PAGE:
Why I’ll Continue To Support The Mane Choice Although It’s Not Black-Owned
Courtesy of The Mane Choice

As publications all over the country began to post galleries and round-ups of Black-owned beauty brands to shop, the distinction between brands that target the Black community and brands actually owned by the Black community became clear. Consumers were surprised to learn that The Mane Choice, a hair care brand that specializes in products for Black hair textures, is no longer Black-owned.

While it didn’t get the exact reaction that was doled out to Cantu when consumers felt hoodwinked in learning that it was owned by PDC Brands, there was some skepticism voiced about continued support for the brand.

Black-owned or not, I’m going to remain a loyal fan and customer of The Mane Choice, here’s why.

The brand is still Black-led and employs our community. Courtney Adeleye started The Mane Choice in her kitchen with a mere $500. She quickly turned the modest company into a multi-million-dollar brand where she was able to enlist a team to execute everything from public relations initiatives, marketing, fulfillment, distribution, product development and more. She employs Black men and women in leadership roles and nurtures their talent for growth within the company.

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On Juneteenth this year, Adeleye explained in a video on Instagram that the company is no longer Black-owned because she took it public last November—a deal she was transparent about on social media, and for which, she said, she received thousands of messages of praise. Taking a company public means that it’s publicly traded and owned (an IPO). Essentially, the entire community can own a share of The Mane Choice. So it’s not Black-owned by Adeleye herself per se, but it could be Black-owned by several different shareholders.

“I was very intentional about my decision and even more intentional about who I decided to do this deal with because the structure of this deal that I was looking for could not be obtained with just any company,” said Adeleye in the video. “It was important for me to become a partner with the company who acquired my company. And that, my friends, I don’t think has ever been done in this category, especially for a Black female in her 30s.”

She went on to explain that while she technically sold the company to MAV Beauty Brands, she also became one of the largest shareholders of the entire MAV Beauty Brands company.

The Mane Choice products serves the Black community. If you have to question whether or not the brand’s products are for our hair then you’ve obviously never used them. From her first formulation with The Core Collection to the newest POW line, Adeleye has always been dedicated to helping Black women realize their beauty and retain the health of their hair. Period.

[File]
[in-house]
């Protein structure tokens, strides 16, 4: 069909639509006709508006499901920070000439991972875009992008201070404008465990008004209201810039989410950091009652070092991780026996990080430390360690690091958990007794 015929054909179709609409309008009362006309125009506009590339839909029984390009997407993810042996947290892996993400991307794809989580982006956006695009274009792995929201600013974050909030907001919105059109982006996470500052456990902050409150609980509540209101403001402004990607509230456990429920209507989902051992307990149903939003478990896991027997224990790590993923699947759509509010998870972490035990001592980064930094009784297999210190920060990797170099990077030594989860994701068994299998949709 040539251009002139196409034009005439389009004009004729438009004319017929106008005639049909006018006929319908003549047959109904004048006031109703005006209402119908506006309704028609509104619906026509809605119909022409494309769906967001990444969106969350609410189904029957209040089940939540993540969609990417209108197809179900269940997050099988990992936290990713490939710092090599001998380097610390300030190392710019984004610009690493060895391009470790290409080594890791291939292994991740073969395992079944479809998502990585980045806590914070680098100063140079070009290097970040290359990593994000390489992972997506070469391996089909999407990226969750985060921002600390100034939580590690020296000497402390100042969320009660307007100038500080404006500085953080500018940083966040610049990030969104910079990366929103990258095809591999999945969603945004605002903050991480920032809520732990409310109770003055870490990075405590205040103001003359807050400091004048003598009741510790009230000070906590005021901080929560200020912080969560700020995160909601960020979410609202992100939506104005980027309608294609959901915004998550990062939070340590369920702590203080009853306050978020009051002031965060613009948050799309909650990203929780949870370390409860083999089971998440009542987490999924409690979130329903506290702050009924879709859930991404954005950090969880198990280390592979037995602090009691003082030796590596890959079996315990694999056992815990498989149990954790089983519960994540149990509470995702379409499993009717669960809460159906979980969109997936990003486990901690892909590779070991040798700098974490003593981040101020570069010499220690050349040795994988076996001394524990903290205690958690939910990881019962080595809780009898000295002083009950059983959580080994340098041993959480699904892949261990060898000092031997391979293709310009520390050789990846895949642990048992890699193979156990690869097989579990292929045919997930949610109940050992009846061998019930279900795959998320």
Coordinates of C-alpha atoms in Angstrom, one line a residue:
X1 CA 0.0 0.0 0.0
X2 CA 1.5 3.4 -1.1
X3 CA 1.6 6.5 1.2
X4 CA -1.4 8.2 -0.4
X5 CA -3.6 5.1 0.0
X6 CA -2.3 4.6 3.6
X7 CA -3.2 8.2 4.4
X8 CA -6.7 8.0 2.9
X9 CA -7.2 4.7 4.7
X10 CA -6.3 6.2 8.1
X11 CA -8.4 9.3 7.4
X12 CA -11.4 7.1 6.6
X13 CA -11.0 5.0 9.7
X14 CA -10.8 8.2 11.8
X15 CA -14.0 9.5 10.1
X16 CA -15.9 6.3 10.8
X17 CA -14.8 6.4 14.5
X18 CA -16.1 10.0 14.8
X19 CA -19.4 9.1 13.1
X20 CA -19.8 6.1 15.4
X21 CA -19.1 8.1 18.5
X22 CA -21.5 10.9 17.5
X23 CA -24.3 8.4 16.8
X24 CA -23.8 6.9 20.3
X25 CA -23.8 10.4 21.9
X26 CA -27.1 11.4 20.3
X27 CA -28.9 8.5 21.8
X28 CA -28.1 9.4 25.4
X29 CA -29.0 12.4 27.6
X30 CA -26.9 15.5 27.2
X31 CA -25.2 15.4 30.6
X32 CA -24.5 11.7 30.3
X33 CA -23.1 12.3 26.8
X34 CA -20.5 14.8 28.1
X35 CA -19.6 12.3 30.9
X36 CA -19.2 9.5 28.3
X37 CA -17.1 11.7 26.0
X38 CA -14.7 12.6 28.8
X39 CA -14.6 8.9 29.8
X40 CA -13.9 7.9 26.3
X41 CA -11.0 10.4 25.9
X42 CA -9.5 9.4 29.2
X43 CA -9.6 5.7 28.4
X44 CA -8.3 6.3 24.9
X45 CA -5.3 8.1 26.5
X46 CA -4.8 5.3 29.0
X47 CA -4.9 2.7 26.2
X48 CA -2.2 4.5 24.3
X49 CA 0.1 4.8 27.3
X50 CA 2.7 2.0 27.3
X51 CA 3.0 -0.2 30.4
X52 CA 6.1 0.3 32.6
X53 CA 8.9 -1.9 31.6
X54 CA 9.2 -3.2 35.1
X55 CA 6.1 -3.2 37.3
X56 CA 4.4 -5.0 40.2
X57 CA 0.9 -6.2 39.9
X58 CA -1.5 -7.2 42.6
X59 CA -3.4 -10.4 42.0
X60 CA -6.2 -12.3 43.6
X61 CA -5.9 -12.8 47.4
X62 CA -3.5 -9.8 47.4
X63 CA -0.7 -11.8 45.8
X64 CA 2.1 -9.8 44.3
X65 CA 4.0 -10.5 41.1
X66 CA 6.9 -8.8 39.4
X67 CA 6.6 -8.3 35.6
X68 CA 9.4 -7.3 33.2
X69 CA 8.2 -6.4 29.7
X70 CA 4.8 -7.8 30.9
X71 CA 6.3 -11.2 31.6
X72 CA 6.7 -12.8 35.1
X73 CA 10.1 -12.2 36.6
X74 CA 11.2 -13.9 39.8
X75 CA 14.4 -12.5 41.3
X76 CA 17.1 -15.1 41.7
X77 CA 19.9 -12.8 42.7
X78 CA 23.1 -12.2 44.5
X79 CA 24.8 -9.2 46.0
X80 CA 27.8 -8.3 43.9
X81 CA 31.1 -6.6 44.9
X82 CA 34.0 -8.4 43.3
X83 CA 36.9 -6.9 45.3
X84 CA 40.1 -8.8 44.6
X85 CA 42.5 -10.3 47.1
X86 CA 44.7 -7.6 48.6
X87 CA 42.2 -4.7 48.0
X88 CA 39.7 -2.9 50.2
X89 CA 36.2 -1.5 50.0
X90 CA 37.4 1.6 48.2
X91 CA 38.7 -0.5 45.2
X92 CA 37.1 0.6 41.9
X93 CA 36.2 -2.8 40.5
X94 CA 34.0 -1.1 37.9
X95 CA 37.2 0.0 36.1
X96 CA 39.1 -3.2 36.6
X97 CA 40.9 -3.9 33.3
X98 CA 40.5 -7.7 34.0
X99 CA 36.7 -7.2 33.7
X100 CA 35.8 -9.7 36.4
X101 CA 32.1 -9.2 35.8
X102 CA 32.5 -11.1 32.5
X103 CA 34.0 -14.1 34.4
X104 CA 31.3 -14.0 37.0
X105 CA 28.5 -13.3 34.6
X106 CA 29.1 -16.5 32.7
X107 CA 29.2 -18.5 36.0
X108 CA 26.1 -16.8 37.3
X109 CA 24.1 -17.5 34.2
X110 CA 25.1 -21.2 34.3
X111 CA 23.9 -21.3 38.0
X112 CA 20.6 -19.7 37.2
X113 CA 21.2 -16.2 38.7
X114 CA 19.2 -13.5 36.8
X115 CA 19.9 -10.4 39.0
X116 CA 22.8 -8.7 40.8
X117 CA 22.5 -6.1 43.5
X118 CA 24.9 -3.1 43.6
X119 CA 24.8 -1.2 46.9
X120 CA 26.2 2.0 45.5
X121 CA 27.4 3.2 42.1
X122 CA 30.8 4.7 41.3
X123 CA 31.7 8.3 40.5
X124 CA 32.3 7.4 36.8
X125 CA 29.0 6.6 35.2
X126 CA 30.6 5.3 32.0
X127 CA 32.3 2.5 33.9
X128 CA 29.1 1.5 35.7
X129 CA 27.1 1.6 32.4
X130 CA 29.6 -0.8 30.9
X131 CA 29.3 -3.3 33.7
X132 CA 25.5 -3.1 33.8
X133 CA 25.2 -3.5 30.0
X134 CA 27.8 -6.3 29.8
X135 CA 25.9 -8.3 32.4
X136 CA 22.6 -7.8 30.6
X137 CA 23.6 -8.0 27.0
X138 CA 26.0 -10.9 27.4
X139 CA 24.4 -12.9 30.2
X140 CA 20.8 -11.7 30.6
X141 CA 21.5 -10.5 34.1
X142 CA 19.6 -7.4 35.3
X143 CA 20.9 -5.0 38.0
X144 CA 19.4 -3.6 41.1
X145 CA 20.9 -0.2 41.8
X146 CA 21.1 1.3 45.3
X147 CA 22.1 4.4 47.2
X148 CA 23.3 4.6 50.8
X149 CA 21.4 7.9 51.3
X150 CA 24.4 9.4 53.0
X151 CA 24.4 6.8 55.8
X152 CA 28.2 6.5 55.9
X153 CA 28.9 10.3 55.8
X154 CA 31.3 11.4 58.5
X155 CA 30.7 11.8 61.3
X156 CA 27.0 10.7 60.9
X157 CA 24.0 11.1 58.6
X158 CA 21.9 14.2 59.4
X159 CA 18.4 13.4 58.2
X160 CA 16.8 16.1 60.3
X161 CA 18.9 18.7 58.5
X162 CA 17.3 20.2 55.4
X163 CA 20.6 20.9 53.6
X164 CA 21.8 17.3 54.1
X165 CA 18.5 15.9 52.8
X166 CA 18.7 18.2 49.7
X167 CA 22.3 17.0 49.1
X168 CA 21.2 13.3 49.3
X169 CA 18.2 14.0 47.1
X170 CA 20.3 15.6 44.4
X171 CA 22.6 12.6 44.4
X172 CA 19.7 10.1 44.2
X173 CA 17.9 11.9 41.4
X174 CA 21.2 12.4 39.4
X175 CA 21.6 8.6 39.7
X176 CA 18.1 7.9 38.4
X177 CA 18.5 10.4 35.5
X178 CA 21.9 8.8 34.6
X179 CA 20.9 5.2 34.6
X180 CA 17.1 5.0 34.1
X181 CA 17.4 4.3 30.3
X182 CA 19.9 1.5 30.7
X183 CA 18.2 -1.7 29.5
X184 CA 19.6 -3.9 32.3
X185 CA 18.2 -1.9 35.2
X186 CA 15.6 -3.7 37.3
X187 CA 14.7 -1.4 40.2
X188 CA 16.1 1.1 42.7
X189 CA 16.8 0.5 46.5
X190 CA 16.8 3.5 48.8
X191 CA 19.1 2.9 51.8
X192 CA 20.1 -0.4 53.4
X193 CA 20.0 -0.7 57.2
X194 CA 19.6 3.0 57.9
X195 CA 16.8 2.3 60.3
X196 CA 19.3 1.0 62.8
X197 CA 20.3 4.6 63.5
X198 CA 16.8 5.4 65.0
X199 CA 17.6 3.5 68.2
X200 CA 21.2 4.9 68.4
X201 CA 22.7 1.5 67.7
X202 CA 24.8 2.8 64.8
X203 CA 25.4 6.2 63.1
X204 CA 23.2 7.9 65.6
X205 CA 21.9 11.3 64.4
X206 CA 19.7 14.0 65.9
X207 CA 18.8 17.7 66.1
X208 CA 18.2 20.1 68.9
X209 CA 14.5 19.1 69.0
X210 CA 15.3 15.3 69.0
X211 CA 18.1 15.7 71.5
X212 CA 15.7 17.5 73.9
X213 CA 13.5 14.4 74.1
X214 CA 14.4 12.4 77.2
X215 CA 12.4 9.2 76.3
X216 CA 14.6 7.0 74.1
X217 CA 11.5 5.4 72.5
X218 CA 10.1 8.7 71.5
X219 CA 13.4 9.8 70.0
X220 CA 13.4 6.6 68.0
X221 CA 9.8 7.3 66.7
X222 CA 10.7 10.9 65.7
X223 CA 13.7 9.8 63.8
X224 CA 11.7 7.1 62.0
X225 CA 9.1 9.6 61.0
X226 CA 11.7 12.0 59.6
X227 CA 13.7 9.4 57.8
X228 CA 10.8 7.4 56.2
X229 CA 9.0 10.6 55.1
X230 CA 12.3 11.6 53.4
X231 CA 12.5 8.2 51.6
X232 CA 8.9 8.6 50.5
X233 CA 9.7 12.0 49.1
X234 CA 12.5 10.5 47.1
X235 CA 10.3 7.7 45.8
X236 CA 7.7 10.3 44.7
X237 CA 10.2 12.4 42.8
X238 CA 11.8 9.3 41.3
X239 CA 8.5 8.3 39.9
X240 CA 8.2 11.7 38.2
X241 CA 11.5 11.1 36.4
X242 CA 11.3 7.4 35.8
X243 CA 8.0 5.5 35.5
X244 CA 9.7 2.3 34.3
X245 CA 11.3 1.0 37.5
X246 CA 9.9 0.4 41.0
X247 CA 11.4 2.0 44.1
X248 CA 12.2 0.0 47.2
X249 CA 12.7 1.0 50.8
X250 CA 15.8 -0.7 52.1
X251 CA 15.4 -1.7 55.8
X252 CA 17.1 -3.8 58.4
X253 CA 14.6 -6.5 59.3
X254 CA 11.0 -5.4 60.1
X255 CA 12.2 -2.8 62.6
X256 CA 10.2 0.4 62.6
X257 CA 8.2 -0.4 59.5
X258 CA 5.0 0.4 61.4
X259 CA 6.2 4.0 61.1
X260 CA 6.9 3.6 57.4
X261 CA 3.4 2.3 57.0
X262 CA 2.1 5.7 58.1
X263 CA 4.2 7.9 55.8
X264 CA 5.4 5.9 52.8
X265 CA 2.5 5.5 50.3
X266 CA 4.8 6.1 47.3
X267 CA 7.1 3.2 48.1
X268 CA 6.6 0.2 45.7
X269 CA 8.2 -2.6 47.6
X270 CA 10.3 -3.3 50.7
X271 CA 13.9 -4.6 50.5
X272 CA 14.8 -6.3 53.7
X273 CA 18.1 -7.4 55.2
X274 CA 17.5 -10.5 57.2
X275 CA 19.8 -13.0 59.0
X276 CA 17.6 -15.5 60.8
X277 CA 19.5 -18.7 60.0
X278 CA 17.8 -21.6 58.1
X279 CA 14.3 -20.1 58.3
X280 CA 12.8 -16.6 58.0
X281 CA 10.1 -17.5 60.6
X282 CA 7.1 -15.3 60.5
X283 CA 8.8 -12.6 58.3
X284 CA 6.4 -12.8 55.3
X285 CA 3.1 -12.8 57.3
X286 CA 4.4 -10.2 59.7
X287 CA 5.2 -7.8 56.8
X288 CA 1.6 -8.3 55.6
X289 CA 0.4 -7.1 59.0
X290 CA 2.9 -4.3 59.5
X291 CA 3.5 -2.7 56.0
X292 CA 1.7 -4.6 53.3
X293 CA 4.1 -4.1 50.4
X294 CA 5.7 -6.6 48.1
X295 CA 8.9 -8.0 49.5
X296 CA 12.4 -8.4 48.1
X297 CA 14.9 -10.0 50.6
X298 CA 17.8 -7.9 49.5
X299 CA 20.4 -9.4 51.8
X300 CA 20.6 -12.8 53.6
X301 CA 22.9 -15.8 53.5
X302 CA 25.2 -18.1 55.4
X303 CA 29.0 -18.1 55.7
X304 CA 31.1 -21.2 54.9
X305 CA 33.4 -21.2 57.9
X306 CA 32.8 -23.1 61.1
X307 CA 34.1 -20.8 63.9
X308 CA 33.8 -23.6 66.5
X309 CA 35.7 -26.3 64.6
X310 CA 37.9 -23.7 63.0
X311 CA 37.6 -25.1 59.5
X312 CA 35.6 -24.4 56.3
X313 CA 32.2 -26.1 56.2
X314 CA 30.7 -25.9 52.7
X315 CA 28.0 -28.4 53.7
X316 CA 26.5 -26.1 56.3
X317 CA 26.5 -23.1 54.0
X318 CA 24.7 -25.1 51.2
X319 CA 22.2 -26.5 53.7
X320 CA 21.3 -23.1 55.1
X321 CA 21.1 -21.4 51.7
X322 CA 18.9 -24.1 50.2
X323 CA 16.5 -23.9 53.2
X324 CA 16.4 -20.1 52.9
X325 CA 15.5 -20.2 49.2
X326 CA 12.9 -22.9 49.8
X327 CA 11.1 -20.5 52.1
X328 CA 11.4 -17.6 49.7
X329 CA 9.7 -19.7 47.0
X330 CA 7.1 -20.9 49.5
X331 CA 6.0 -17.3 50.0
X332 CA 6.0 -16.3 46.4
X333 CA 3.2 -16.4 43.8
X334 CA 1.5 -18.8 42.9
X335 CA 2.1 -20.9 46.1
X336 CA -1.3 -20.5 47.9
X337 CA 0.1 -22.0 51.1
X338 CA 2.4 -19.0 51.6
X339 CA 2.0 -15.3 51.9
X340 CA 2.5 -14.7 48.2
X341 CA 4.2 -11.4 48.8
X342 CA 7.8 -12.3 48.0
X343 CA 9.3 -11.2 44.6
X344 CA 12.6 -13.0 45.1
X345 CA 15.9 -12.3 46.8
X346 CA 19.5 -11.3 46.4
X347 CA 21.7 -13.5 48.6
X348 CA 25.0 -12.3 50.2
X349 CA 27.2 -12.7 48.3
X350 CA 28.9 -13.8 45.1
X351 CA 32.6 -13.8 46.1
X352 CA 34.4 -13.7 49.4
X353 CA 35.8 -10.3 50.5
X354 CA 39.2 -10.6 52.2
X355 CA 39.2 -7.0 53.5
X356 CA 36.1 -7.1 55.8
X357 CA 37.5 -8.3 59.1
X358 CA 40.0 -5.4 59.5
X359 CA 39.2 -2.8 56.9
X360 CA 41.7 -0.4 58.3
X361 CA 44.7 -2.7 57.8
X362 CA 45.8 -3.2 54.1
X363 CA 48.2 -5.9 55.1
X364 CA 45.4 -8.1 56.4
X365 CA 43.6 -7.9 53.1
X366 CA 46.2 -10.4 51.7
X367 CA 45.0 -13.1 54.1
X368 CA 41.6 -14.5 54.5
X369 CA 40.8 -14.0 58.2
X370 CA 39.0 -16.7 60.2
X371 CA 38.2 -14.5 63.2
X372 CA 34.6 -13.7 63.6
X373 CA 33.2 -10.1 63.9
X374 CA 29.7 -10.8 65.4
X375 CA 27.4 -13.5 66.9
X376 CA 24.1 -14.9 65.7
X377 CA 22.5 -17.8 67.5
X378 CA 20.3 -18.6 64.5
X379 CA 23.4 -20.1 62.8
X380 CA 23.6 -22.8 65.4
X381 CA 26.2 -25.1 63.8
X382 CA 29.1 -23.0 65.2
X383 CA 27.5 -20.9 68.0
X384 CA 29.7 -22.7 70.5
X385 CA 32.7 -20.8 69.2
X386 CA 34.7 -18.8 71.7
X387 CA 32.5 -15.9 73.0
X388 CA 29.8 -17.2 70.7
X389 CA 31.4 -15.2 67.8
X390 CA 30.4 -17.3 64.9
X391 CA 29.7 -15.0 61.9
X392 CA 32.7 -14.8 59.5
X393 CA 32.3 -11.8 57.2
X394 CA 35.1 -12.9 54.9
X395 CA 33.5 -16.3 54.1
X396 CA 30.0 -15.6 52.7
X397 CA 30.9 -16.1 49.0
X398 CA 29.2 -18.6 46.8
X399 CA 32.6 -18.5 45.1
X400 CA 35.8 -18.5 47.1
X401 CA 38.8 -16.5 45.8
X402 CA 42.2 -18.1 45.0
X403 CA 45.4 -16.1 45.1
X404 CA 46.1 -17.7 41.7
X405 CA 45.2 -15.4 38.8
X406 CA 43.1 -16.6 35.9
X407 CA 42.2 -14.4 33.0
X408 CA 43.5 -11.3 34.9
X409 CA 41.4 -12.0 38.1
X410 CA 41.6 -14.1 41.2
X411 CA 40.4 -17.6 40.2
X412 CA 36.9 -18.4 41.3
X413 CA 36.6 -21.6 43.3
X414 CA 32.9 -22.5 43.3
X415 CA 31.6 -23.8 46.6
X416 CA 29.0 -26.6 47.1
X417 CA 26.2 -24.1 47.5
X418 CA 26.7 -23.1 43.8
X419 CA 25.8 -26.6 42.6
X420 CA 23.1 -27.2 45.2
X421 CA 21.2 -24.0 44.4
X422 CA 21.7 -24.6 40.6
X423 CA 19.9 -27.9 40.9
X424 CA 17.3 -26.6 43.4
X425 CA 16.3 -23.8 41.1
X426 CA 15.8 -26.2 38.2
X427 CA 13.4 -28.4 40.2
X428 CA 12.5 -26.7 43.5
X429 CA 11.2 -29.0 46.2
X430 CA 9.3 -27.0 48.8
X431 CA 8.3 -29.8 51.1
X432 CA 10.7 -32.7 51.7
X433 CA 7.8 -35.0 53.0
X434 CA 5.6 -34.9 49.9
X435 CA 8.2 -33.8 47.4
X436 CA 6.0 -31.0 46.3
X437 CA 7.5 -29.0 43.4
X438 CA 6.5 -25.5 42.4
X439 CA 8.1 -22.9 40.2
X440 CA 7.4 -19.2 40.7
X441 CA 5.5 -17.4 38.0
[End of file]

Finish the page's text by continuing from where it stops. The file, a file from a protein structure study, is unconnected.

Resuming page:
Courtney Adeleye serves the community. In 2018, she started The Bawse Conference, which hosts hundreds of women for a weekend of learning from the best in business. They participate in workshops with experts and leave with tangible and actionable tools to help grow their businesses. At the 2019 Bawse Conference, she also heard business pitches from women looking to have Adeleye partner with them on a business venture. I was at last year’s conference and by the end of the weekend I wanted to go work for the brand. Her powerful and giving spirit is infectious and you can tell that she cares deeply about the community that she serves.

Last year, she built the Generational Advantage Fund, which is a $30 million fund for women entrepreneurs that provides financial literacy, capital, mentorship programs and more. Pre-COVID-19 she was already thinking of more ways that she could help small businesses thrive and grow across several industries. If you’ve ever been in a room with her then you know that Adeleye is someone that just pours into other Black women generously.

The Mane Choice IPO is just the beginning of something bigger. Adeleye established Olbali Corporation to house all of her private brands, and she’s building it to be positioned as the next multi-brand corporation. Move over Johnson & Johnson and Unilever, Adeleye is a force to be reckoned with and she’s about to enter into your arena.

So if selling The Mane Choice is going to allow her to grow a larger portfolio of brands and also build a company that will help grow and build other Black women’s brands, then I’m behind it 100 percent. I just hope that this serves as a lesson for people who participate in cancel culture to be very careful about their decisions to disassociate without investigation. It’s also a model for non-Black-owned brands on how to be allies to our community (regardless of ownership).

“I am no longer waiting to be invited to a seat at the table,” Adeleye said. “I want to make sure that whatever table that I sit at, or whatever table that I build, there’s plenty of room for women who look just like me.”


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